Benjamin Weber is a historian who teaches African American studies at the University of California, Davis. Beyond academia, he has worked as a Senior Associate for the Vera Institute of Justice in New Orleans, as a Policy Associate at Alternate ROOTS, and as a public high school teacher in Los Angeles.
Below, Benjamin shares five key insights from his new book, American Purgatory: Prison Imperialism and the Rise of Mass Incarceration. Listen to the audio version—read by Benjamin himself—in the Next Big Idea App.
1. Mass incarceration’s global reach.
We have largely missed the international dimension of this crisis. When I first sifted through prison records inside Bilibid Prison in Manila, the capital city of the Philippines, a decade ago, I realized how officials had turned thousands of anticolonial fighters into outlaws in their search for a “messiah” capable of leading the Katipunan brotherhood and uniting the liberation movement against U.S. occupation. How they had sentenced them to slavery and involuntary servitude and forced them into hard labor all around the archipelago.
The convict clause—allowing for slavery and involuntary servitude to be used as punishment for crime—applied not only within U.S. borders, but any place under their jurisdiction. Over successive eras of empire building, those places came to include Native American lands across North America, Alaska, Hawaii, Puerto Rico, the Philippines, and Panama Canal Zone. Convict labor at Parchman Farm in Mississippi looked similar to plantation labor at the Iwahig Penal Farm in the Philippines, which was said to be the largest penal colony in the world by the 1920s.
Whether we choose to ignore or disavow the history of American empire, the fact is that it crucially shaped the rise of the surveillance state, modern policing, and mass incarceration.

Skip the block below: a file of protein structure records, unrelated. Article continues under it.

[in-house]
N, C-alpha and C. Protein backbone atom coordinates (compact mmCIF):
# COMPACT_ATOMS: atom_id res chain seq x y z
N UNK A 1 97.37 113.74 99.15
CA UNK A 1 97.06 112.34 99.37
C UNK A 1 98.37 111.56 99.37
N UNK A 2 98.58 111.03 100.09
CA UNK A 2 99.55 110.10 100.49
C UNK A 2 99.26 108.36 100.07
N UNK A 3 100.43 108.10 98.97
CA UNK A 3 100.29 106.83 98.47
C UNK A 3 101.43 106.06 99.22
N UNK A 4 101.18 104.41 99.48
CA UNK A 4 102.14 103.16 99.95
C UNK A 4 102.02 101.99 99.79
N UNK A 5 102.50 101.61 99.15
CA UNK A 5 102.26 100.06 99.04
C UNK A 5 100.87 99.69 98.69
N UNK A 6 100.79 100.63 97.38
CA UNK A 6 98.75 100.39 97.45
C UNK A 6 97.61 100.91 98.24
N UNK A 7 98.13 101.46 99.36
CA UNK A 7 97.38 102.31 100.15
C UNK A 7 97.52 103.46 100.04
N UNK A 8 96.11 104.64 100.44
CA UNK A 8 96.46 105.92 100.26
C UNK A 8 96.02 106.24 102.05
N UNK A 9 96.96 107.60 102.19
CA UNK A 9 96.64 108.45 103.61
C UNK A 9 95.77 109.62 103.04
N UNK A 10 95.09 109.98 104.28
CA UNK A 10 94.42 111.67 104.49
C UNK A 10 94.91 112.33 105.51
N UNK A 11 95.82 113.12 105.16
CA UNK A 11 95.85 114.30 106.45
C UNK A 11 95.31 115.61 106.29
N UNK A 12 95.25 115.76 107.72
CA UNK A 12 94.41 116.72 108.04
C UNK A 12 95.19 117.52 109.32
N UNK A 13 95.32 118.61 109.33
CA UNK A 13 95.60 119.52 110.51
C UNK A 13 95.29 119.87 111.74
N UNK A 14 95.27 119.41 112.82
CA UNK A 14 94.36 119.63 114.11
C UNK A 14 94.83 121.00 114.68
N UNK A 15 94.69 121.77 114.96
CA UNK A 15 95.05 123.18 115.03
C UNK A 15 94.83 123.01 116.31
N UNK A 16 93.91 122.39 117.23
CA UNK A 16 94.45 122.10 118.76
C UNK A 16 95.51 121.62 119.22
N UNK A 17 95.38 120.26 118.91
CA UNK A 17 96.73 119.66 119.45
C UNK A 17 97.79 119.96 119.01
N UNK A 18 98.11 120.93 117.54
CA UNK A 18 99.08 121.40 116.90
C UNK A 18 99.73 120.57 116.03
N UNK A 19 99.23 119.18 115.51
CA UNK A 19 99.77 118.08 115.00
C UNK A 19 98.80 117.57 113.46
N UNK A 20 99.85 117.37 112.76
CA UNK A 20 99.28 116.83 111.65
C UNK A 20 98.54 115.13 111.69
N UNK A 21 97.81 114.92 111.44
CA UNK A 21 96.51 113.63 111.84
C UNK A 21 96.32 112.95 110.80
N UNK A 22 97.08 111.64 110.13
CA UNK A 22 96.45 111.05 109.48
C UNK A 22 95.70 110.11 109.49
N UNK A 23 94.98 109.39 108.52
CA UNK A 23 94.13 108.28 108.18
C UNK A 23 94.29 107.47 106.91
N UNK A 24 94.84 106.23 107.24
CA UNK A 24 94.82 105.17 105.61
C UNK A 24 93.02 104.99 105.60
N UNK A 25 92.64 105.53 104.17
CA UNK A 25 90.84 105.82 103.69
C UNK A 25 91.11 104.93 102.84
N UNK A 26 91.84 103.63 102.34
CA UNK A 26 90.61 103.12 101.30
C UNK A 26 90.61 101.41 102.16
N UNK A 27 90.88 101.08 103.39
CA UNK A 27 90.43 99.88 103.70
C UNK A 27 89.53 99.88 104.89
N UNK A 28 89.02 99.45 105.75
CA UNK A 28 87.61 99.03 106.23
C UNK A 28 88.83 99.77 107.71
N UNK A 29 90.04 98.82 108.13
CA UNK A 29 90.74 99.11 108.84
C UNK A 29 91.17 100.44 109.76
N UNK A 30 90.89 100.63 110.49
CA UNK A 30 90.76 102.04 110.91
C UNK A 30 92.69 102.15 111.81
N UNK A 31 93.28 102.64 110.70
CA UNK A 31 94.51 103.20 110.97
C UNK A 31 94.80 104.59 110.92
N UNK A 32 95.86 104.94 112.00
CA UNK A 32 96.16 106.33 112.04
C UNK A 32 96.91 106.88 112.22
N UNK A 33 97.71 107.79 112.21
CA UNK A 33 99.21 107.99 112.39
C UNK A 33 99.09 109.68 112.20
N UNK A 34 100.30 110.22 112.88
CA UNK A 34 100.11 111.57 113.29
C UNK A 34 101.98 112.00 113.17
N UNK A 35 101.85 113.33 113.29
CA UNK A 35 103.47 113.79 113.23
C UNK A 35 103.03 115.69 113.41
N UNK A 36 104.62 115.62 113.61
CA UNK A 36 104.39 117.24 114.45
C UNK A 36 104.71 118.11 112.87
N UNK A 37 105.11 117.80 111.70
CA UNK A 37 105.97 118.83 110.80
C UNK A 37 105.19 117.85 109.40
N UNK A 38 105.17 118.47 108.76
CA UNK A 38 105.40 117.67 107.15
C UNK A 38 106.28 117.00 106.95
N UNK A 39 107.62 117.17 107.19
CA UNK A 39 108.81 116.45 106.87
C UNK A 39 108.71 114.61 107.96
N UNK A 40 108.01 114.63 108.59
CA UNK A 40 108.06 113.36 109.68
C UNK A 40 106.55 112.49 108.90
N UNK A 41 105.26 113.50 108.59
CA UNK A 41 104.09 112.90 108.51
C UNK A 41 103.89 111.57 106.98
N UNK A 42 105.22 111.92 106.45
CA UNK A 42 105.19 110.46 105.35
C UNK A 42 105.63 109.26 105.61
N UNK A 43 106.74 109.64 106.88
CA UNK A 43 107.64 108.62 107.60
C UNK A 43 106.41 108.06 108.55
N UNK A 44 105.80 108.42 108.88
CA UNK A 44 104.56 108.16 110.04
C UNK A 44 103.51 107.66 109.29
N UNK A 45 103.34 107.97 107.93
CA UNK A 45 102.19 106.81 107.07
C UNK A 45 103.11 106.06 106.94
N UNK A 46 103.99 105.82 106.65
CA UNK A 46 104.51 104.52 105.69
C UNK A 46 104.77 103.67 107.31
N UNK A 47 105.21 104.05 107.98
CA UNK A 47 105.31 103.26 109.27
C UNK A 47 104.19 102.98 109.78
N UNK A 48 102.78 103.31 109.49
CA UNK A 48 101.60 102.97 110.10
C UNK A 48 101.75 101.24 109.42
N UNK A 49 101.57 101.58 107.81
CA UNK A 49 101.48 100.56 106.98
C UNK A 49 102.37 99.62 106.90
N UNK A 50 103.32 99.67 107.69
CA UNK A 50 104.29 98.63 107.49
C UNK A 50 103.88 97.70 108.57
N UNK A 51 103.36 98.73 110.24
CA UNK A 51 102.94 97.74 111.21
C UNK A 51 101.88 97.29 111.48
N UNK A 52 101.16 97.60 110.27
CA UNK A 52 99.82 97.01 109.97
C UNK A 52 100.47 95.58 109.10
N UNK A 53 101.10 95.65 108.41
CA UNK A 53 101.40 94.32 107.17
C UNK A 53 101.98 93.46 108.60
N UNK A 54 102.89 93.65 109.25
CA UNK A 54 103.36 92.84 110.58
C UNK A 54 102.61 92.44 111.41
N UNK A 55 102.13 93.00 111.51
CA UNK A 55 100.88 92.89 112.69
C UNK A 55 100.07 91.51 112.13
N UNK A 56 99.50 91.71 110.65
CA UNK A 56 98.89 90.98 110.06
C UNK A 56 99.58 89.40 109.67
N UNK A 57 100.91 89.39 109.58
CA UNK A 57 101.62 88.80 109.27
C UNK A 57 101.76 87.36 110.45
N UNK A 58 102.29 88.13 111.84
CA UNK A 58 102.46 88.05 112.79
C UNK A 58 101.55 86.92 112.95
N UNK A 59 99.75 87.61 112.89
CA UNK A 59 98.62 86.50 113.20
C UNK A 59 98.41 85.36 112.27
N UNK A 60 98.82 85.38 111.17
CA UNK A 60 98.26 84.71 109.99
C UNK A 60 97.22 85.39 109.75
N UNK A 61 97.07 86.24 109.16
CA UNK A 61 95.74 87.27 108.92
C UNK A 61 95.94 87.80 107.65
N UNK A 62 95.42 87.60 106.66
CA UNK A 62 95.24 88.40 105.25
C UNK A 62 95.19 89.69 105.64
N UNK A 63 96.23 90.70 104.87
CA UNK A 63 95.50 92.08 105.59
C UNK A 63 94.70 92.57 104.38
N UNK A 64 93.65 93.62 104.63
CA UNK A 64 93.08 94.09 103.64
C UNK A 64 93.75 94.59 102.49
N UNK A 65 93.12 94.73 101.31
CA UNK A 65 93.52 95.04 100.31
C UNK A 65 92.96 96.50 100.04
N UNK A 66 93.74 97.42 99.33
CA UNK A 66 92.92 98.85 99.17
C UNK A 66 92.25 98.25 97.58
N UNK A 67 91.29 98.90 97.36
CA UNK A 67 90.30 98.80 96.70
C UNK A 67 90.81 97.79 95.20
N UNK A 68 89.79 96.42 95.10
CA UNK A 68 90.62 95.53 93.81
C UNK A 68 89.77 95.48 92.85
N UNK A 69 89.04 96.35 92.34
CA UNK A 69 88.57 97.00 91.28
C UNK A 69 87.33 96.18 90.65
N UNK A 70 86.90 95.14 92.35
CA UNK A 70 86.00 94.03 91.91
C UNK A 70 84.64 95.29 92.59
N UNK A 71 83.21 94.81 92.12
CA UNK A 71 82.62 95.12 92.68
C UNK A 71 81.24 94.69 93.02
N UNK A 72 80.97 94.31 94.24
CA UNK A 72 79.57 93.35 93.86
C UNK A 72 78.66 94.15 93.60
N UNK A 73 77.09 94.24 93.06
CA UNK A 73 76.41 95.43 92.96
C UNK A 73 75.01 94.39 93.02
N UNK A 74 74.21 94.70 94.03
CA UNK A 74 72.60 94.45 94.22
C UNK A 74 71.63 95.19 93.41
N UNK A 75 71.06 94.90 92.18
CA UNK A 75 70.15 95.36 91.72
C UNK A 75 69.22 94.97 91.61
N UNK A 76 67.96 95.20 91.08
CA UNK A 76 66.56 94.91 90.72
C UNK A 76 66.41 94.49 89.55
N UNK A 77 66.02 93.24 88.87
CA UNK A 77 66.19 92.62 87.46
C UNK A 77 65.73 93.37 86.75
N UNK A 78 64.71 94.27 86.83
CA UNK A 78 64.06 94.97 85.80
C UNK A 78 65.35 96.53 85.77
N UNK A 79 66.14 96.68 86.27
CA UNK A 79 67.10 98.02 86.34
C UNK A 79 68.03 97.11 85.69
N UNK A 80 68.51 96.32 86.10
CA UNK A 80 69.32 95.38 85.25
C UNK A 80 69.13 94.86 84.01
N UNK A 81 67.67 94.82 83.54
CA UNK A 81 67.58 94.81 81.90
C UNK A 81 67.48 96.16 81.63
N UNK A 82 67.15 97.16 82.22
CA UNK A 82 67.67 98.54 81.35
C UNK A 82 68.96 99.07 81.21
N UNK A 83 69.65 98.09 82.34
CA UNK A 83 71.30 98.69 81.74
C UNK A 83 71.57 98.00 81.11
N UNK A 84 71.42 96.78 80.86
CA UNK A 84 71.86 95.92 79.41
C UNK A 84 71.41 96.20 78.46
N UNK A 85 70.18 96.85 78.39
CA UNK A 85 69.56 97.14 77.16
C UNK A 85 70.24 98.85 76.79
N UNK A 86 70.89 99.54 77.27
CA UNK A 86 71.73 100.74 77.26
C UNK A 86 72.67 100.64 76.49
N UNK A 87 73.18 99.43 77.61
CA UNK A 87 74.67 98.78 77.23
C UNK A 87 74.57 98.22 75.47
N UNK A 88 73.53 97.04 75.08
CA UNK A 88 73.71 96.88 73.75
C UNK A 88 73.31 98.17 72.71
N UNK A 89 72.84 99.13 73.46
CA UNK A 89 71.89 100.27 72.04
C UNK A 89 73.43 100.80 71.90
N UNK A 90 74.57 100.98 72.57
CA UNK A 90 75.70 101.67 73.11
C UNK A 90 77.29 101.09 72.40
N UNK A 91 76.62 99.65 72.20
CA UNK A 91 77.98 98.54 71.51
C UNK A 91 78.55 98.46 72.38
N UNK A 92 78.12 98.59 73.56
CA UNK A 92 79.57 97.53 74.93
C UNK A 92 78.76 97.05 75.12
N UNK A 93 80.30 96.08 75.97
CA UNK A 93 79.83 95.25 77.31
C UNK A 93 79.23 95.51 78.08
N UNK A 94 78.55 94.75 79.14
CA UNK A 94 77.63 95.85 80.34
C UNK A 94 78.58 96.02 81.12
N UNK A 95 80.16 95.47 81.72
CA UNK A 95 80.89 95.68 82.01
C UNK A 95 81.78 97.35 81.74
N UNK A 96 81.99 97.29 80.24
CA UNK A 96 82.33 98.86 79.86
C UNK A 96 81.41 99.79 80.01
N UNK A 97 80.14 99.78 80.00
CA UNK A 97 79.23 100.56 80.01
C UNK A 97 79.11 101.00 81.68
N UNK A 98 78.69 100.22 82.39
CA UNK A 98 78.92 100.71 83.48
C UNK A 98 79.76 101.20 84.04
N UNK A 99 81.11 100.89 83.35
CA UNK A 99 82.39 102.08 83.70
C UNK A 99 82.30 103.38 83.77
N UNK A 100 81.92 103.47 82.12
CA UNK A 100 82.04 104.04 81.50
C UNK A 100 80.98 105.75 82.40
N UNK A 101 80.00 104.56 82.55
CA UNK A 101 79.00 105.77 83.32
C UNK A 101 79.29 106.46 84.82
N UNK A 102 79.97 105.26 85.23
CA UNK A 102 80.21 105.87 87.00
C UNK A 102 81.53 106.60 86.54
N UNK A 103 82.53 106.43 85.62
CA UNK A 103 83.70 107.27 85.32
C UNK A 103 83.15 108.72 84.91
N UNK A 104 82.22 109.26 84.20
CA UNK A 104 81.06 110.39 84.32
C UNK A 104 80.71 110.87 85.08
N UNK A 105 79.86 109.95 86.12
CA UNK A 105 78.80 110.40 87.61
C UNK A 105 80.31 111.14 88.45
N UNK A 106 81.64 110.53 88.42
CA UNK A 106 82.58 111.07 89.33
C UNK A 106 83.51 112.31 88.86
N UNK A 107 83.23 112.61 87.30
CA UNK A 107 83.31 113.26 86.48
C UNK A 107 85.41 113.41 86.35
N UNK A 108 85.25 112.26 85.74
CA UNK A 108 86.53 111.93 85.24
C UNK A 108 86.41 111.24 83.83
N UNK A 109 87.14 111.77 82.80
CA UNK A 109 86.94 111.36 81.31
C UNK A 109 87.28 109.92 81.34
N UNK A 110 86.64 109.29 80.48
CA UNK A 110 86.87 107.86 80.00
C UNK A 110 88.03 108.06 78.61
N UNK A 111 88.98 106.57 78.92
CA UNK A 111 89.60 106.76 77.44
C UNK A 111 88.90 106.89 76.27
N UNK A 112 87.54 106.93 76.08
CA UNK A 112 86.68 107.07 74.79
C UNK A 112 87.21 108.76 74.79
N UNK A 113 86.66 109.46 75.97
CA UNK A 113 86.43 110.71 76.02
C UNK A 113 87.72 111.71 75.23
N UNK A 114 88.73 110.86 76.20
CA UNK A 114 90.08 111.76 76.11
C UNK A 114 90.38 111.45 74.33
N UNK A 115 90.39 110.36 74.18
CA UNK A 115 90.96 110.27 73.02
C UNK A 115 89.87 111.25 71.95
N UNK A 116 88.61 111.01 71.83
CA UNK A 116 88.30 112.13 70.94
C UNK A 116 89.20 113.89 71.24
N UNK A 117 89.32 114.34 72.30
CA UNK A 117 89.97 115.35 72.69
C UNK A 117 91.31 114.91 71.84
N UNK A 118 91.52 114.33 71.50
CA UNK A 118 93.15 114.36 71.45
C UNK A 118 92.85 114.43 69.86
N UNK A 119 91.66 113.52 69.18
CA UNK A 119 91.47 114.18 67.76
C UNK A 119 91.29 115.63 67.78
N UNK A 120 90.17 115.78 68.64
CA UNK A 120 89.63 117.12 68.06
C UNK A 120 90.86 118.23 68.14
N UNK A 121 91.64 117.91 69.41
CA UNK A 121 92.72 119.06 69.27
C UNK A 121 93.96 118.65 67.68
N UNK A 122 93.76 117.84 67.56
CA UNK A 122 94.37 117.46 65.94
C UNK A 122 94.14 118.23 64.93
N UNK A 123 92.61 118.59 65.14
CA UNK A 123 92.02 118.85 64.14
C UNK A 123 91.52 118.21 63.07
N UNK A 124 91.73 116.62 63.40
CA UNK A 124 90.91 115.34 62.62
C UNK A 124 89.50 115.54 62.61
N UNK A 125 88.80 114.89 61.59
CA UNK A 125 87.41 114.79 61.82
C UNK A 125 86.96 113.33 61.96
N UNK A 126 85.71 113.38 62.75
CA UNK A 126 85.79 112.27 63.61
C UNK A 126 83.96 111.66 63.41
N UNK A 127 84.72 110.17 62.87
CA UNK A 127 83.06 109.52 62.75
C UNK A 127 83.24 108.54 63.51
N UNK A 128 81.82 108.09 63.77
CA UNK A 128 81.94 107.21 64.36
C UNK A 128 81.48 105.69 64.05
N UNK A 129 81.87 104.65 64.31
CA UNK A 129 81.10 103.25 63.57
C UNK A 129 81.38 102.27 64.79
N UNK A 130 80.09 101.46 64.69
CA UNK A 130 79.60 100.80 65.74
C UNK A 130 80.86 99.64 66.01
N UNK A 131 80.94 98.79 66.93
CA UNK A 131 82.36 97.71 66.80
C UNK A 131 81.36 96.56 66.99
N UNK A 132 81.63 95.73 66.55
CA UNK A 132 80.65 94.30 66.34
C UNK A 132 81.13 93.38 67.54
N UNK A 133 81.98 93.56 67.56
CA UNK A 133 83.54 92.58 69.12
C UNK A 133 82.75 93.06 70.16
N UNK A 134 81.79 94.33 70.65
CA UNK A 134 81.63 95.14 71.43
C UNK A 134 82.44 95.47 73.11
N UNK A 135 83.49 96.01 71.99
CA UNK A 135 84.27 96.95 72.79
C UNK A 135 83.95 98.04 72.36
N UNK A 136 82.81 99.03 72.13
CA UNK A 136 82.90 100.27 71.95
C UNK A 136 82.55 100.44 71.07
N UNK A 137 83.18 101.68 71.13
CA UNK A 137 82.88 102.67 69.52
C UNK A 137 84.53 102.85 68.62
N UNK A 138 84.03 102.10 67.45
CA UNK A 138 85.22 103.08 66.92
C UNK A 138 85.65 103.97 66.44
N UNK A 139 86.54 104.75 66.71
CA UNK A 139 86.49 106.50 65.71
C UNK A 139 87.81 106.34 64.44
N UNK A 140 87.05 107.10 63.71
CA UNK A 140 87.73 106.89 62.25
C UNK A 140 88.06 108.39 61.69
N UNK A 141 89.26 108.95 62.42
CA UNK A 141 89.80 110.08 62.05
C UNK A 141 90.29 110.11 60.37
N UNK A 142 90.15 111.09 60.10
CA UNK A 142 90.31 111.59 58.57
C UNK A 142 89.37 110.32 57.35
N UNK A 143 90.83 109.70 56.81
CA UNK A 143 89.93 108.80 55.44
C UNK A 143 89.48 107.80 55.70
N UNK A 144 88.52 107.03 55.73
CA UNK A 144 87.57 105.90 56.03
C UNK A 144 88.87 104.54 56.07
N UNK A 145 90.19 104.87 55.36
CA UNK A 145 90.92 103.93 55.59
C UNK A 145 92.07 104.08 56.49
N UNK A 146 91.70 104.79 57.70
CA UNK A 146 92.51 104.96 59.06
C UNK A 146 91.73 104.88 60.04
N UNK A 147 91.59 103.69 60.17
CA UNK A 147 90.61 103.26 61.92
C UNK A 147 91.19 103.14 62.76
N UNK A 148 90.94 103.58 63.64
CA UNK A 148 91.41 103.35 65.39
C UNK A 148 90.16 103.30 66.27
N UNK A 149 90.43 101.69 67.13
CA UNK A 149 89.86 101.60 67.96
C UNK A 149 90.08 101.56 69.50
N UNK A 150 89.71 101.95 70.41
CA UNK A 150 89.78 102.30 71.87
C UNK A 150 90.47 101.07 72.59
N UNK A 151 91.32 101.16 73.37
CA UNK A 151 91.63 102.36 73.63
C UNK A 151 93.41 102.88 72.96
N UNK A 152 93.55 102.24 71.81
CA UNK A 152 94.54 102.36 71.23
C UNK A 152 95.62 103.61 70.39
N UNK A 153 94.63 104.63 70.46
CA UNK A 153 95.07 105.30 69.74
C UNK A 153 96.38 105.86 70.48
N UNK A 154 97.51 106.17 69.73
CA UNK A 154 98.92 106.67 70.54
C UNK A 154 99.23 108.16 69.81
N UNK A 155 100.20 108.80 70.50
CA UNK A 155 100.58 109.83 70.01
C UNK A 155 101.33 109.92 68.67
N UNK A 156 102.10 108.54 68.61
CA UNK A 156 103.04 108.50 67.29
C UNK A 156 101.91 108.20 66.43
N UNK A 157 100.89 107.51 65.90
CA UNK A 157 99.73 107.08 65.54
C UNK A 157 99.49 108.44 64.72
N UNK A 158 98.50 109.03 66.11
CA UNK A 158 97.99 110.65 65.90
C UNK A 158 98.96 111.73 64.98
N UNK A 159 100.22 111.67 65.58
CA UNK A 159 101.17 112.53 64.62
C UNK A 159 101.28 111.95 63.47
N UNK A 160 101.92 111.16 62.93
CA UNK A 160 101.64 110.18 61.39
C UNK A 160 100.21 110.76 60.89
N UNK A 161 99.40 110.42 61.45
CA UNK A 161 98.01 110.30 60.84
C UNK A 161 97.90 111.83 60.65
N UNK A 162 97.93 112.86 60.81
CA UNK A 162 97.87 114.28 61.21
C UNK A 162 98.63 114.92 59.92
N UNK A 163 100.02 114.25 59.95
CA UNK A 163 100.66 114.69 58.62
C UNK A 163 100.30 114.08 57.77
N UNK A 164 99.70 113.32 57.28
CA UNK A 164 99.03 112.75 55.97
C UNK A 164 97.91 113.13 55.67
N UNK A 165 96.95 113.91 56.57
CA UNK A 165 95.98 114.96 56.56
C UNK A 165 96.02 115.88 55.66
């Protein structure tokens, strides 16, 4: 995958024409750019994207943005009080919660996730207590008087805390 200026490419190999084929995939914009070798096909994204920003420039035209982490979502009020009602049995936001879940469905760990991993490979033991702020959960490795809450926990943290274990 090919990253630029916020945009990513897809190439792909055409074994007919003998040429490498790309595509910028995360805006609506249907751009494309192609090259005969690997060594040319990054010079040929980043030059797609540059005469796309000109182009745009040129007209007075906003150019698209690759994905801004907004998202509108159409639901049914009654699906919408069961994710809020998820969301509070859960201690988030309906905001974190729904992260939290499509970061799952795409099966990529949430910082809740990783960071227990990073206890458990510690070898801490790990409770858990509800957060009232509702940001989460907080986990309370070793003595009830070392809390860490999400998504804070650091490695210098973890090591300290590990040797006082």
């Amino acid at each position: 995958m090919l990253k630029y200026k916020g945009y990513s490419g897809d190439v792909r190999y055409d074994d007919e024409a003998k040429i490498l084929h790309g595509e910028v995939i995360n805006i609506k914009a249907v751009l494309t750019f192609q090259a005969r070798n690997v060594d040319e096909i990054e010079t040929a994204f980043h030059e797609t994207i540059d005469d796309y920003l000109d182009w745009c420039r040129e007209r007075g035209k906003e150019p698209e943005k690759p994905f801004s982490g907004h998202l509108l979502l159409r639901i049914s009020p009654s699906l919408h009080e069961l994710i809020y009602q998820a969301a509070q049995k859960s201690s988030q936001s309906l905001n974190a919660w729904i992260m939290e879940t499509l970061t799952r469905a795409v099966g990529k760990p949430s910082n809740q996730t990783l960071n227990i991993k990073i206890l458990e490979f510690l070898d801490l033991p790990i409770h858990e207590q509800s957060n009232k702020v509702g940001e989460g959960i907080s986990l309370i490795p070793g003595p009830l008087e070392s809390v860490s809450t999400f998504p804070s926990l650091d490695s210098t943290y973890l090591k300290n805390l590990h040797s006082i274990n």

2. The search for root causes.
The story of mass incarceration stretches back further than we realize. You’re probably familiar with how the 13th Amendment abolished slavery at the end of the Civil War, but it had an exception for slavery to continue as a punishment for crime. That exception originated much earlier (with the Northwest Ordinance) before the U.S. constitution was even ratified. It literally remains inscribed in federal and state law to this day.
“For over four-hundred years, policy makers have used “slaves of the state” to thwart freedom movements, establish racial hierarchy, and consolidate power.”
As people in prison and Black studies scholars will tell you, the slave ship (chaining, transporting, and profiting off Black people) is America’s archetypal prison. For over four-hundred years, policy makers have used “slaves of the state” to thwart freedom movements, establish racial hierarchy, and consolidate power.
While many date the rise of mass incarceration back to the 1970s, when incarceration rates skyrocketed, its roots stretch back to racial slavery and colonial expansion. That slavery and involuntary servitude can be used as punishment for crime may be the longest lasting—and farthest reaching—piece of federal policy.
3. The imperial boomerang.
These policies and practices circulated through sites of empire to produce new forms of social control over the growing number of people ensnared in the domestic prison system—in what the theorist Aime Ceasire called a colonial boomerang.
This boomerang flew from colonial headquarters to American streets. From places like Manila (where police amassed index cards on three-quarters of the city’s population) to New York, Chicago, and Oakland, where J. Edgar Hoover’s FBI frantically tried to put down revolutionary movements and destroy any “Black Messiah” capable of uniting rebellions, like Fred Hampton.